The insulin receptor is a phylogenetically ancient tyrosine kinase receptor found in organisms as primitive as cnidarians and insects. In higher organisms it is essential for glucose homeostasis, whereas the closely related insulin-like growth factor receptor (IGF-1R) is involved in normal growth and development. The insulin receptor is expressed in two isoforms, IR-A and IR-B; the former also functions as a high-affinity receptor for IGF-II and is implicated, along with IGF-1R, in malignant transformation. Here we present the crystal structure at 3.8 A resolution of the IR-A ectodomain dimer, complexed with four Fabs from the monoclonal antibodies 83-7 and 83-14 (ref. 4), grown in the presence of a fragment of an insulin mimetic peptide. The structure reveals the domain arrangement in the disulphide-linked ectodomain dimer, showing that the insulin receptor adopts a folded-over conformation that places the ligand-binding regions in juxtaposition. This arrangement is very different from previous models. It shows that the two L1 domains are on opposite sides of the dimer, too far apart to allow insulin to bind both L1 domains simultaneously as previously proposed. Instead, the structure implicates the carboxy-terminal surface of the first fibronectin type III domain as the second binding site involved in high-affinity binding.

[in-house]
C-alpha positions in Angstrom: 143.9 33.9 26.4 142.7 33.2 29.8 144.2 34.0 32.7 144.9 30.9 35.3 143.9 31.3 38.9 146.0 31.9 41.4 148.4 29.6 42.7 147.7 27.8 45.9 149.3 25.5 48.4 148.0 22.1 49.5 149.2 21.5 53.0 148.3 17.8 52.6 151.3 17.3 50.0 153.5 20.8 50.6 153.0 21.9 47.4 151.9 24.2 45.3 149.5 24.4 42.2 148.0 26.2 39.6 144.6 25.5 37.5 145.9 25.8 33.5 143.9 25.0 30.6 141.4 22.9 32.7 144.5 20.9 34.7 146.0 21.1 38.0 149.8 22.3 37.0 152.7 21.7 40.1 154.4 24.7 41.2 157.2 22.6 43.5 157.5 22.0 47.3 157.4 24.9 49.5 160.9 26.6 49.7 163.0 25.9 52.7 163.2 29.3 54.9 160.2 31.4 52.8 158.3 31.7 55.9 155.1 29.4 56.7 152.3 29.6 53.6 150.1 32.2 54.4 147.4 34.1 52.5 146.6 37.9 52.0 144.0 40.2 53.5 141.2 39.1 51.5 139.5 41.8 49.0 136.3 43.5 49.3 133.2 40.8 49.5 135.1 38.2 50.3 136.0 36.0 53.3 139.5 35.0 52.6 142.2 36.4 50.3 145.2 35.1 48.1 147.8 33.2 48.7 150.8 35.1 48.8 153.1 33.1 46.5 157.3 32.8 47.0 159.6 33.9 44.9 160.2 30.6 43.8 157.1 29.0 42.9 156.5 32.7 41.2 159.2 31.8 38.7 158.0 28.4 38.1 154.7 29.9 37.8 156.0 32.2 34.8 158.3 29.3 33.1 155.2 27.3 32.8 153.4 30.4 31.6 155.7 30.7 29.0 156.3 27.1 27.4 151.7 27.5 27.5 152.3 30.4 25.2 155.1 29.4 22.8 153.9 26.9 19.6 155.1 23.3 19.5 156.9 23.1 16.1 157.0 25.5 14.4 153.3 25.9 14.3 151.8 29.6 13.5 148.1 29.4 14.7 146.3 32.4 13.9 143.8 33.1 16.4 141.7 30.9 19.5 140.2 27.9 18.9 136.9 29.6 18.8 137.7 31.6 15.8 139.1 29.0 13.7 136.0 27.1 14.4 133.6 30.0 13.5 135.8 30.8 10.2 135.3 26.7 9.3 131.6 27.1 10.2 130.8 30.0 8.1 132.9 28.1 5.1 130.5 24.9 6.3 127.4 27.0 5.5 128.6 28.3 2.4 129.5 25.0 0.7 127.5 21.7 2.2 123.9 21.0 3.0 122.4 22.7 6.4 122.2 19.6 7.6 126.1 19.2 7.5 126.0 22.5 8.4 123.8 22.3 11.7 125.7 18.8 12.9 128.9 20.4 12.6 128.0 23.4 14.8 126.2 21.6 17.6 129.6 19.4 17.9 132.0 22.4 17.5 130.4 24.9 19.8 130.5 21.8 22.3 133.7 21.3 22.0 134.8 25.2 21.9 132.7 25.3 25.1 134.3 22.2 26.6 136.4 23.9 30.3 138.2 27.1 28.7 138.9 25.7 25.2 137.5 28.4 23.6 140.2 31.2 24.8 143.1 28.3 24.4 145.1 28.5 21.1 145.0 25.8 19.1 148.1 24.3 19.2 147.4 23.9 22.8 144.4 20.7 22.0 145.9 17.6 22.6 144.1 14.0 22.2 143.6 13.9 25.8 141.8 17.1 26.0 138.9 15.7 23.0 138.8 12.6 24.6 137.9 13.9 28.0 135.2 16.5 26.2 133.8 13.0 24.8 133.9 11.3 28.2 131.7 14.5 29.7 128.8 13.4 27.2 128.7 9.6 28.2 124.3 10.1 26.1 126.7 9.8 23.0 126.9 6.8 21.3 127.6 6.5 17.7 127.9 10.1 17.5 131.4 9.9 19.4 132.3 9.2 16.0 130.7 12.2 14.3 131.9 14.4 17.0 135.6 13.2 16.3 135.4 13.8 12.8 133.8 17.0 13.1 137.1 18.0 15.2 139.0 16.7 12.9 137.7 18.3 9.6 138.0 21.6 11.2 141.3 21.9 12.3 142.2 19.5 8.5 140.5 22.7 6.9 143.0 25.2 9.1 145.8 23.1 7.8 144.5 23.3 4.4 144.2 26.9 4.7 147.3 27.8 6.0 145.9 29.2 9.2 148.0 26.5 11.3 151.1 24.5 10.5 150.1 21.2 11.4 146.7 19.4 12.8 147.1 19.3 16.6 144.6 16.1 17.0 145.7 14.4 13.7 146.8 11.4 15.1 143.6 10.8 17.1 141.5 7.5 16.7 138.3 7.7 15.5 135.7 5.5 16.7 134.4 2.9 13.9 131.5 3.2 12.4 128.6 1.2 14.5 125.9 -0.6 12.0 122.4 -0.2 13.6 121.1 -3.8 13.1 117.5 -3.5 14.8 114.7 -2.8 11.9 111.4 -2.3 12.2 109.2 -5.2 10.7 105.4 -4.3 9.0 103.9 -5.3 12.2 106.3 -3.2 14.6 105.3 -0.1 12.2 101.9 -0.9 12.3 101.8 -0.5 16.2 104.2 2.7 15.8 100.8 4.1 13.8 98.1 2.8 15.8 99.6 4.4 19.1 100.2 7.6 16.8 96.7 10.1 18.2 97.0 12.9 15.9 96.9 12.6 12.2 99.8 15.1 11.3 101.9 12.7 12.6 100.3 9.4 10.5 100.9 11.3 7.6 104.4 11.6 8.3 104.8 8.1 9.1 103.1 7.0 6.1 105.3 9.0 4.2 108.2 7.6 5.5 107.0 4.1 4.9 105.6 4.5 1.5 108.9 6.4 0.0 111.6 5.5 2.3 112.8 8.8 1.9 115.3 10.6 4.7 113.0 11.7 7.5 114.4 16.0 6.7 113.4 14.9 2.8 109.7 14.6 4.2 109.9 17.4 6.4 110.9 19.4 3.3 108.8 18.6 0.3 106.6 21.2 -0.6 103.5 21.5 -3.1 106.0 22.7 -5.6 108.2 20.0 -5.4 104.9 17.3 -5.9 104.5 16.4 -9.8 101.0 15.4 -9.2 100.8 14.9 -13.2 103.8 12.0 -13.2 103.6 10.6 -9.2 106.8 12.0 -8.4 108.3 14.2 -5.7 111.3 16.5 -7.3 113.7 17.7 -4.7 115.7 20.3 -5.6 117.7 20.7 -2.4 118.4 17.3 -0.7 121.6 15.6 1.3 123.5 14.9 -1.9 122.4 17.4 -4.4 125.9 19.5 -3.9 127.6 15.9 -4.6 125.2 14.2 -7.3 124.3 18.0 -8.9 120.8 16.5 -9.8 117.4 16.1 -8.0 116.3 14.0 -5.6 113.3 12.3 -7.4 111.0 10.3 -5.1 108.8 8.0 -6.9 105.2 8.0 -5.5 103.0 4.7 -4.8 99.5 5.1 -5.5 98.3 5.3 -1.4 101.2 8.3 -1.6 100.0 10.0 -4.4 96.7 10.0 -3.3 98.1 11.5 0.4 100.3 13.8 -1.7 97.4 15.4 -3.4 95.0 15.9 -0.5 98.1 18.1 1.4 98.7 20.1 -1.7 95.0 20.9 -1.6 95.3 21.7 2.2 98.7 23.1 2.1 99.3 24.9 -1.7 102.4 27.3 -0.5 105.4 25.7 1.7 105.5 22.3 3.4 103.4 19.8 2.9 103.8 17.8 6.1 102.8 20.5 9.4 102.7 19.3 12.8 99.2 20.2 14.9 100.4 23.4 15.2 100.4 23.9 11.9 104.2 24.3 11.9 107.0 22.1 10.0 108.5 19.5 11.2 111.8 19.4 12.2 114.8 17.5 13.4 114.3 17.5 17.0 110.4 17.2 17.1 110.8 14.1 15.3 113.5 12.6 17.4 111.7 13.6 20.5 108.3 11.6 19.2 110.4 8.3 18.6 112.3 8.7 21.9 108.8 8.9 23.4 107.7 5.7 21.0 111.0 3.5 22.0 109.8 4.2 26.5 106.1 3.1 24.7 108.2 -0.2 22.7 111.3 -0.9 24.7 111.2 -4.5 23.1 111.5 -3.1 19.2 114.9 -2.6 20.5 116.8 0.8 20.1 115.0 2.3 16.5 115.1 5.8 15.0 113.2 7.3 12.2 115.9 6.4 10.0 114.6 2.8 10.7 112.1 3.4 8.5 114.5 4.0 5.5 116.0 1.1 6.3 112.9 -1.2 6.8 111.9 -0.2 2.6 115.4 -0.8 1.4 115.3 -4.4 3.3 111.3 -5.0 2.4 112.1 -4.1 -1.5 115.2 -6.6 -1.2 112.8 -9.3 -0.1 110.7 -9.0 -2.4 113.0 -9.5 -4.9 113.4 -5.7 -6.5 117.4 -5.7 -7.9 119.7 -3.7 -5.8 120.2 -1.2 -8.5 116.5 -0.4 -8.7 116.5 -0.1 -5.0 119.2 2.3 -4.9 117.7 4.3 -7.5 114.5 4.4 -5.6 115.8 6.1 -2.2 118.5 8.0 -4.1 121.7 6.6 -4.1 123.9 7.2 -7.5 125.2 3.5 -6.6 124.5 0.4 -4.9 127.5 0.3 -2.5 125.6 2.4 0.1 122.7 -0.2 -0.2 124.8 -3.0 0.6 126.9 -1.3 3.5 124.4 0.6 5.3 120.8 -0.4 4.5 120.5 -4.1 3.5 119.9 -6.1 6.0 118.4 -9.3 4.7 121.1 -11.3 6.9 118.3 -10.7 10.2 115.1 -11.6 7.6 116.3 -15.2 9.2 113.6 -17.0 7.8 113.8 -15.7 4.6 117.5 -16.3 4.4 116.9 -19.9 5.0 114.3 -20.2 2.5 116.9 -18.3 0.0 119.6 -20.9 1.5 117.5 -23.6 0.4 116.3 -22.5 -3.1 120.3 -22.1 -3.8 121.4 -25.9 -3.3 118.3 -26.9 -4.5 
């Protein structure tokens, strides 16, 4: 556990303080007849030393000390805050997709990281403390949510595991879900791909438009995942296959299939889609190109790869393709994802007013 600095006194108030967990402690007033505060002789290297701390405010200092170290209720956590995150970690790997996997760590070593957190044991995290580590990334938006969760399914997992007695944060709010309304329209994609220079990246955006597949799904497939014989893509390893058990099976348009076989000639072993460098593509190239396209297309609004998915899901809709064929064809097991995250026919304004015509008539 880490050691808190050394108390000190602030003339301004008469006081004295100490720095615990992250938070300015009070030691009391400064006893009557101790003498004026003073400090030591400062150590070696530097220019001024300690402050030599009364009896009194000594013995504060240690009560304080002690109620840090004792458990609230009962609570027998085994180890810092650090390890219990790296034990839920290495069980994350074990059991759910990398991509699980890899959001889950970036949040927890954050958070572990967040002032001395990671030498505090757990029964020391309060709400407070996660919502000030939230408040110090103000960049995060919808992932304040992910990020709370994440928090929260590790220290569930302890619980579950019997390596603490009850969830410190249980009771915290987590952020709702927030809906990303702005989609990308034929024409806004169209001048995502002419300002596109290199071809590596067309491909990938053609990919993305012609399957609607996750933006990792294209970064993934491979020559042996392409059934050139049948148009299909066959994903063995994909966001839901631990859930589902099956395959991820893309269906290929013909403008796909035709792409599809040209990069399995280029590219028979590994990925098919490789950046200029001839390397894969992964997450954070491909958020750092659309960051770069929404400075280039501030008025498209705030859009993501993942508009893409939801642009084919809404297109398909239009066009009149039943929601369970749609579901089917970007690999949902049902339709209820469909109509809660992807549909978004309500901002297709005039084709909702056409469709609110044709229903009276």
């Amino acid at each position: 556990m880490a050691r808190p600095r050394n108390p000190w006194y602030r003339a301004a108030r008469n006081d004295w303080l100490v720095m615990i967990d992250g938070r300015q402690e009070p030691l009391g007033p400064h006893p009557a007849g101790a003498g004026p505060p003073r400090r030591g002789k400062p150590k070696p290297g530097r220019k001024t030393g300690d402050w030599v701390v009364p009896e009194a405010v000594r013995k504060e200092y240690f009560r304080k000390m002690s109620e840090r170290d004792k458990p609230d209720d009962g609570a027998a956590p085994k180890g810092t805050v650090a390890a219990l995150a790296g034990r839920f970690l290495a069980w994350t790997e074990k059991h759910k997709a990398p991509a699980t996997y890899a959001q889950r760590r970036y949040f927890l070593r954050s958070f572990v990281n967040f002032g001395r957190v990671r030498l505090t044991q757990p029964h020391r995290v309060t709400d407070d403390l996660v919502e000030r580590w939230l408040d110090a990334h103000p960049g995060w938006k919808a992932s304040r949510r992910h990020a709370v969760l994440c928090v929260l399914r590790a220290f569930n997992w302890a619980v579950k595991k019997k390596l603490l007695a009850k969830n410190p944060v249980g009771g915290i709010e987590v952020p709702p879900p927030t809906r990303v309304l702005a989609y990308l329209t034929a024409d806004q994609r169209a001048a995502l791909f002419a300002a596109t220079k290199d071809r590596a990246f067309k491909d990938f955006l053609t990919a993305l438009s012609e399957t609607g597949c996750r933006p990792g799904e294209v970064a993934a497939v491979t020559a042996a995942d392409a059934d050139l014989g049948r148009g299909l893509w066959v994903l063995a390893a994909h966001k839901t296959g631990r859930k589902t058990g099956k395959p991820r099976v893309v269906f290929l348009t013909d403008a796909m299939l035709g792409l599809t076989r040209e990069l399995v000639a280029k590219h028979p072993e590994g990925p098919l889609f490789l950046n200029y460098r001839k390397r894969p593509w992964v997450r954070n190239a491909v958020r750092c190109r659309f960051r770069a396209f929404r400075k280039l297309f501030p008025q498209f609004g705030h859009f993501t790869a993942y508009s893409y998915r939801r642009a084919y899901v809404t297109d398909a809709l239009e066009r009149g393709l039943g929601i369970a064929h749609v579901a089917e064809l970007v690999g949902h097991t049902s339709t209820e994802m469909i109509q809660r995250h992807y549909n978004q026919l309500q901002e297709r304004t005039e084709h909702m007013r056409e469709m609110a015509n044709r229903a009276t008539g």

Structure of the insulin receptor ectodomain reveals a folded-over conformation.,McKern NM, Lawrence MC, Streltsov VA, Lou MZ, Adams TE, Lovrecz GO, Elleman TC, Richards KM, Bentley JD, Pilling PA, Hoyne PA, Cartledge KA, Pham TM, Lewis JL, Sankovich SE, Stoichevska V, Da Silva E, Robinson CP, Frenkel MJ, Sparrow LG, Fernley RT, Epa VC, Ward CW Nature. 2006 Sep 14;443(7108):218-21. Epub 2006 Sep 6. PMID:16957736
From MEDLINE®/PubMed®, a database of the U.S. National Library of Medicine.